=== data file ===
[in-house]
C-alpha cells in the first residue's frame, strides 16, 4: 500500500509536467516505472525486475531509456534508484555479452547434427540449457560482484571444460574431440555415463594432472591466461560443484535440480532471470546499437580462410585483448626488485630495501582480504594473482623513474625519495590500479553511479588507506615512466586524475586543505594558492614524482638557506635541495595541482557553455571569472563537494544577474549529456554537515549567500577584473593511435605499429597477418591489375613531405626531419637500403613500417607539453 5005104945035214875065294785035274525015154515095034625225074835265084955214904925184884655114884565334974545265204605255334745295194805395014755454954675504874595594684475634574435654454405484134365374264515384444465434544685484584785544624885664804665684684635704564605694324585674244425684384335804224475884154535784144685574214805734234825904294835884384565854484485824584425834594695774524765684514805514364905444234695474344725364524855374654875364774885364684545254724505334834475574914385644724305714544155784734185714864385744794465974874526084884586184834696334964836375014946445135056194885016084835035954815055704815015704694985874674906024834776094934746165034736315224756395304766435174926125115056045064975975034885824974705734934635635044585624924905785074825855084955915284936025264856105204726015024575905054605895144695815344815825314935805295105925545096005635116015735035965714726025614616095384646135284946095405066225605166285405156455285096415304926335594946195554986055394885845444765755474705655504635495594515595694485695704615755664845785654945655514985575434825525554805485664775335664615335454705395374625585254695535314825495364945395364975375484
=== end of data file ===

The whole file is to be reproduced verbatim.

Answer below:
[in-house]
C-alpha cells in the first residue's frame, strides 16, 4: 500500500509536467516505472525486475531509456534508484555479452547434427540449457560482484571444460574431440555415463594432472591466461560443484535440480532471470546499437580462410585483448626488485630495501582480504594473482623513474625519495590500479553511479588507506615512466586524475586543505594558492614524482638557506635541495595541482557553455571569472563537494544577474549529456554537515549567500577584473593511435605499429597477418591489375613531405626531419637500403613500417607539453 5005104945035214875065294785035274525015154515095034625225074835265084955214904925184884655114884565334974545265204605255334745295194805395014755454954675504874595594684475634574435654454405484134365374264515384444465434544685484584785544624885664804665684684635704564605694324585674244425684384335804224475884154535784144685574214805734234825904294835884384565854484485824584425834594695774524765684514805514364905444234695474344725364524855374654875364774885364684545254724505334834475574914385644724305714544155784734185714864385744794465974874526084884586184834696334964836375014946445135056194885016084835035954815055704815015704694985874674906024834776094934746165034736315224756395304766435174926125115056045064975975034885824974705734934635635044585624924905785074825855084955915284936025264856105204726015024575905054605895144695815344815825314935805295105925545096005635116015735035965714726025614616095384646135284946095405066225605166285405156455285096415304926335594946195554986055394885845444765755474705655504635495594515595694485695704615755664845785654945655514985575434825525554805485664775335664615335454705395374625585254695535314825495364945395364975375484